New York-The 9-11 Museum

By Mark

We took some time off last week for a family trip to NYC. One of the top things on our collective list was a trip to the new 9-11 museum.  We were all very impressed with the exhibits and the impact they still convey.   The two fountains now mark where the old foundations for the north and south towers once stood.  The museum blends in very well with the architecture. 

In the summer of 2001 our graphic artist/admin assistant had moved with her son back to Long Island. She had just started her new job in Manhattan in the South Tower in Sept 2011. We got a postcard from her a few days later with her new office circled high up on the 88th floor.  Michelle Lanza’s name is now inscribed one of the panels lining the memorial fountains. 

Engraved around each fountain are the names of all the people who worked in the buildings, the first responders, the passengers on the planes as well as the names from the Pentagon and from Pennsylvania. Inside the museum is a room where all of their photos line the walls and an interactive electronic display.

Lining the lobby and throughout the building are twisted columns of two inch steel. 

Looking back up as you move down the escalator you can see the almost completed World Trade Center building. 

.  As you head down the ramp into the main part of the museum the side wall is the original slurry wall built as part of the original foundations for the towers.  It helps keep the Hudson out and was the backdrop for most of the excavations on site.   

The two story tall steel beam in the center of the room was the last piece removed during recovery.

Each of the crews working signed it and left some memories behind. 

The stories of the first responders still are inspiring. Looking at the wreckage of the trucks and ambulances destroyed in the collapse helps drive home how powerful it was.

They have on display a two foot tall section where 5 floors have been compacted into layers.  They don't photograph well.   In the timeline section of the museum, no photographs are allowed.  Lots of personal stories and items are shown there. We planned to spend a couple of hours but stayed about four.  Tickets are a must before you go and I can say that everyone should make the trip.  The rest of our trip was much less somber and we had great weather.  It made for some good pictures which I will save for next week and beyond.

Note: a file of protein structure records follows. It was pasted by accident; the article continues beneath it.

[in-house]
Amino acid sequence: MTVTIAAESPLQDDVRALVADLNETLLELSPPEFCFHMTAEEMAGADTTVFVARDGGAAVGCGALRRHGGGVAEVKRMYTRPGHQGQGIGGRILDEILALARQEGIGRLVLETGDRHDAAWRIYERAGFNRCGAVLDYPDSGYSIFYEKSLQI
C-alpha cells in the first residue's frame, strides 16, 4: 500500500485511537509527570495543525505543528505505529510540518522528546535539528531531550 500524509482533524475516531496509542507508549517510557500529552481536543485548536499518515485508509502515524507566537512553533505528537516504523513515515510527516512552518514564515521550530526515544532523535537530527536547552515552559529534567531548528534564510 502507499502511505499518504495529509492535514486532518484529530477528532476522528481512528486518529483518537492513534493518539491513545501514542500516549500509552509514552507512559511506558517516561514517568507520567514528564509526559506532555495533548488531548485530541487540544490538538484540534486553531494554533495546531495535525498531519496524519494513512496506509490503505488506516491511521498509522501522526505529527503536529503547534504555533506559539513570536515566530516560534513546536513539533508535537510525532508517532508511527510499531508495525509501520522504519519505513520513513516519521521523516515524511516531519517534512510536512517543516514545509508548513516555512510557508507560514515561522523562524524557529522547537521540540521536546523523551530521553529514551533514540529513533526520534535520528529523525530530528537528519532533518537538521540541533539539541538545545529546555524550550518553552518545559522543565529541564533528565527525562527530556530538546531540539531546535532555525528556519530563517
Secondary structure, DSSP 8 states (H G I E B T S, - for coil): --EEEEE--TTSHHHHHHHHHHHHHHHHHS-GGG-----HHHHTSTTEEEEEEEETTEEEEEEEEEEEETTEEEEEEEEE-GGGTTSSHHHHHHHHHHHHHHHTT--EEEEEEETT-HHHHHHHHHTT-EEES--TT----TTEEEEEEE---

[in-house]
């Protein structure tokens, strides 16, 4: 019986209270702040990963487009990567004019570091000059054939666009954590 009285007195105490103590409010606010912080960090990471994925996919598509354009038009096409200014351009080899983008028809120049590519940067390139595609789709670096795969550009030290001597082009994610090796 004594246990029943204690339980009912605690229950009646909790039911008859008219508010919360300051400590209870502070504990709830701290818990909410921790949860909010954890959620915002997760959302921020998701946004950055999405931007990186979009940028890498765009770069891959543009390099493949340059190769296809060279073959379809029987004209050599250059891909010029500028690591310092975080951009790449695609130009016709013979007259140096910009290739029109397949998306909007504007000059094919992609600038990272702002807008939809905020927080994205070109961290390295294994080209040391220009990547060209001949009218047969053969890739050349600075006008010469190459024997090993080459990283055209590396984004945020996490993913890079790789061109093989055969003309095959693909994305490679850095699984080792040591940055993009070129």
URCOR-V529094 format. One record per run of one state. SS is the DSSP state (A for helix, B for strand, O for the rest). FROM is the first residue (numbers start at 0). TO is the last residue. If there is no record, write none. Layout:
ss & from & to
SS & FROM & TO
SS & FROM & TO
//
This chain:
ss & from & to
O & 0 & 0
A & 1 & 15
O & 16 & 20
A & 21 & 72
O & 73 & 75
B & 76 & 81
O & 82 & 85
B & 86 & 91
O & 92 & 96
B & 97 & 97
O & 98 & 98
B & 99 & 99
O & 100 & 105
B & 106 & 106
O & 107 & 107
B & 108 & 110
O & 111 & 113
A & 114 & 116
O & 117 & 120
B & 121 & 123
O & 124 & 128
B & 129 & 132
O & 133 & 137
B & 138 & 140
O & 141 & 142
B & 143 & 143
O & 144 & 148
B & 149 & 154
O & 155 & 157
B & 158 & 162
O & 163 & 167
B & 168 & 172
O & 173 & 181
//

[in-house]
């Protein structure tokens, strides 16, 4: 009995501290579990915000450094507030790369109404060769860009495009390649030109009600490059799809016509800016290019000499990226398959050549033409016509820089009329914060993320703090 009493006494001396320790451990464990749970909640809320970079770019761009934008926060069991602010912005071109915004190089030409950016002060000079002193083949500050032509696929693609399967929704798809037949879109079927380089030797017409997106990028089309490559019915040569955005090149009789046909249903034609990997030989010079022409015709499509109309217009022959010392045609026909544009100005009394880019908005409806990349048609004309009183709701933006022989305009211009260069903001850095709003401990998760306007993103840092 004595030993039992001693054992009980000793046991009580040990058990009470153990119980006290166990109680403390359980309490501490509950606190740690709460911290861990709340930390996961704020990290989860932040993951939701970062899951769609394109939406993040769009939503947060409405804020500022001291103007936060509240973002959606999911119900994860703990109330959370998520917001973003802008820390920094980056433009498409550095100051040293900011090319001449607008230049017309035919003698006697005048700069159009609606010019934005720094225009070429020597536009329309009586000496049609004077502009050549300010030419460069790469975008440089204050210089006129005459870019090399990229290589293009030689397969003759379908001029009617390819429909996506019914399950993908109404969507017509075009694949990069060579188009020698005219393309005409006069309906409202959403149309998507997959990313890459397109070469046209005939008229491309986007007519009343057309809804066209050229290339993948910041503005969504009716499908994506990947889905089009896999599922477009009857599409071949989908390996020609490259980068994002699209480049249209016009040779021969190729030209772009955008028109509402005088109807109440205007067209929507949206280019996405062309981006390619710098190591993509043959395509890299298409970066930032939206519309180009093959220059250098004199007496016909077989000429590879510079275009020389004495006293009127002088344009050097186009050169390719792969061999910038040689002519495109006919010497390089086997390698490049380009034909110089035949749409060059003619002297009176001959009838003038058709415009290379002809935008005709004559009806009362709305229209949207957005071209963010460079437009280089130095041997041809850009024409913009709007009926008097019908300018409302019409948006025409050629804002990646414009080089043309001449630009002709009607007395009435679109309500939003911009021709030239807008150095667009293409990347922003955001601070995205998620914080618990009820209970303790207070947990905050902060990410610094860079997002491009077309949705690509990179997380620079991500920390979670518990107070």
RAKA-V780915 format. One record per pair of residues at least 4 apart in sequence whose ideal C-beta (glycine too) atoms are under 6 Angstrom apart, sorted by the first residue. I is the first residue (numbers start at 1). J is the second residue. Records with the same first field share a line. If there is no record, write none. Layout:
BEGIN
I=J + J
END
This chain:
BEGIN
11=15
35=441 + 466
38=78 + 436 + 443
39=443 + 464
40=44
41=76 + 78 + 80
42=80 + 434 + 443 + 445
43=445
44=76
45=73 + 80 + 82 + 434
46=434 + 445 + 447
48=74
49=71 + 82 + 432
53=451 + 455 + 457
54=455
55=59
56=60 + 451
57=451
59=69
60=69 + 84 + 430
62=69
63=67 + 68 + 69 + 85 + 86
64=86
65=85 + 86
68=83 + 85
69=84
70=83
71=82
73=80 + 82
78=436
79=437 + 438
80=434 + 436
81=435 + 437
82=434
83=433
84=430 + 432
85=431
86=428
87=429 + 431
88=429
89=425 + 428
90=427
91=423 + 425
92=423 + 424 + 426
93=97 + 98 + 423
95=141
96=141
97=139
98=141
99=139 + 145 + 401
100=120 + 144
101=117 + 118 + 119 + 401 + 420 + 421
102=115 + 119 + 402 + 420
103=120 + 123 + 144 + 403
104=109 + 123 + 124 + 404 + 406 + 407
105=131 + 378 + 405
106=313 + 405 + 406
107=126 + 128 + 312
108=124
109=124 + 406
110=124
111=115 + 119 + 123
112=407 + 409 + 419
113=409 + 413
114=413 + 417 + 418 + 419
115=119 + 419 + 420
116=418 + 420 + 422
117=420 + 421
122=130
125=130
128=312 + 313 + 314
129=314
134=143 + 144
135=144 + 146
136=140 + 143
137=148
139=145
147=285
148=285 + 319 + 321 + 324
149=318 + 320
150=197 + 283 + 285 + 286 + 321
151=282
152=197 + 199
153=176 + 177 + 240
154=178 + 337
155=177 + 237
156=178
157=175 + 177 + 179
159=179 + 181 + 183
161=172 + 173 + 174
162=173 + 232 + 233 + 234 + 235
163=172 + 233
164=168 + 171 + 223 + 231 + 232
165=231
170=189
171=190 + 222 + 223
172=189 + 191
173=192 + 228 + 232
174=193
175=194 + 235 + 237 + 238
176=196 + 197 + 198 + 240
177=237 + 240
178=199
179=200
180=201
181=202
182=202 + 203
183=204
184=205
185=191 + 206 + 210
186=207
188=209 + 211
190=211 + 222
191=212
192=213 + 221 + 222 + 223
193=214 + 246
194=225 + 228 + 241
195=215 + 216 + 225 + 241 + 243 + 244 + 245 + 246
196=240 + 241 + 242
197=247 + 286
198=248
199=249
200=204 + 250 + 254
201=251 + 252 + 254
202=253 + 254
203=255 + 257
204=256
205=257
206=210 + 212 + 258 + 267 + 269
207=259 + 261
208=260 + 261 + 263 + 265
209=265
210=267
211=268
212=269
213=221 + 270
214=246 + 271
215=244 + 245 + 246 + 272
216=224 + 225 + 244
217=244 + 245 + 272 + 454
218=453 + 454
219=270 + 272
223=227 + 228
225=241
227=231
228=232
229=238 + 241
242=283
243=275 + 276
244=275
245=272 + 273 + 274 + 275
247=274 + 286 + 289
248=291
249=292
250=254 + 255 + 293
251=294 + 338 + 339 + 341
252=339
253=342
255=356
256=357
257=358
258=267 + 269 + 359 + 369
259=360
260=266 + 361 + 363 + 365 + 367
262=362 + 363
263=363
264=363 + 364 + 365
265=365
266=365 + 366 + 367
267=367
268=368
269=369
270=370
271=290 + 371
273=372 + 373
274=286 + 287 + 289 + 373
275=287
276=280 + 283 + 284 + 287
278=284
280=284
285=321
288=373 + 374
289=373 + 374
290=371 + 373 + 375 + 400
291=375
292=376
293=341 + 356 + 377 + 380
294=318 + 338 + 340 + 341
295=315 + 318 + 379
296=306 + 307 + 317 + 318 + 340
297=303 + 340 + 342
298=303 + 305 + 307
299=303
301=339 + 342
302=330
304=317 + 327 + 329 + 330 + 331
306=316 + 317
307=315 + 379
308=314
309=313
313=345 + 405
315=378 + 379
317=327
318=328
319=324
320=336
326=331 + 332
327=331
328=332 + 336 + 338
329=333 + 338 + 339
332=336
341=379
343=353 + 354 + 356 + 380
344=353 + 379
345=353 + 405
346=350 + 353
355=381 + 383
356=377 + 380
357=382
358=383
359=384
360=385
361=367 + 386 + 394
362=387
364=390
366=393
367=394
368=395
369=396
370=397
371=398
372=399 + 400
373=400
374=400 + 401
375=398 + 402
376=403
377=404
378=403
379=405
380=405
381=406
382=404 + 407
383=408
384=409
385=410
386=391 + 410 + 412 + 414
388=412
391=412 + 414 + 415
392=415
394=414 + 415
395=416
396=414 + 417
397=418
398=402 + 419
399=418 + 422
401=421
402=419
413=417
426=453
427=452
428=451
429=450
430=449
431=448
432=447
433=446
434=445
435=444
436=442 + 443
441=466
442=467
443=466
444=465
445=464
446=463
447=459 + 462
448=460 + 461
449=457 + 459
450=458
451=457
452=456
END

A Fitting Memorial

By Mark

Howdy Folks, as threatened or promised here is Part II of our weekend in Pittsburg.  While we were driving up to the wedding we saw the road signs for the United Flight 93 memorial in Shanksville, PA.  We decided that it would be worthwhile to make a detour on our way back home. 

On the morning of 9-11-2001, United flights from all over the country took off.  Flight 93 from Newark, NJ was headed to San Francisco on that Tuesday Morning.  Because of heavy volume at the airport, it left the ground about 40 minutes late.  That delay made all the difference.  Sometime after takeoff, the 4 onboard hijackers killed a first class passenger and entered the cockpit, killing or incapacitating the crew.  They herded the remaining 37 passengers and crew to the back of the airplane.  The plane then turned around and headed for Washington, DC.

Because of the late takeoff, the other 3 airplanes had already hit their targets. Some of the passengers used the onboard air phones to report their delay and because of this, learned that this was no “ordinary” hijacking.   The people on board decided that they were either going to take the plane back, or at least stop the terrorists from completing their plot.  They boiled water in the coffee pots, pushed the carts up the aisle and attacked.  From the cockpit audio, (this flight was the only one where the black boxes were recovered intact), we know that they almost made it.  The terrorists tried to severely roll and bank the aircraft as well as putting it into a steep dive.  Apparently they had their own instructions and they chose to crash, right where they were.  They inverted the plane and drove it at a -40 degree down angle into a field among a huge grove of hemlock trees in rural Pennsylvania.  The impact created a huge hole and since the plane still had so much fuel onboard, the fireball burned half of the trees away.  Within 15 minutes Police, Fire and Rescue were at the scene, but all they could do was to put out the flames.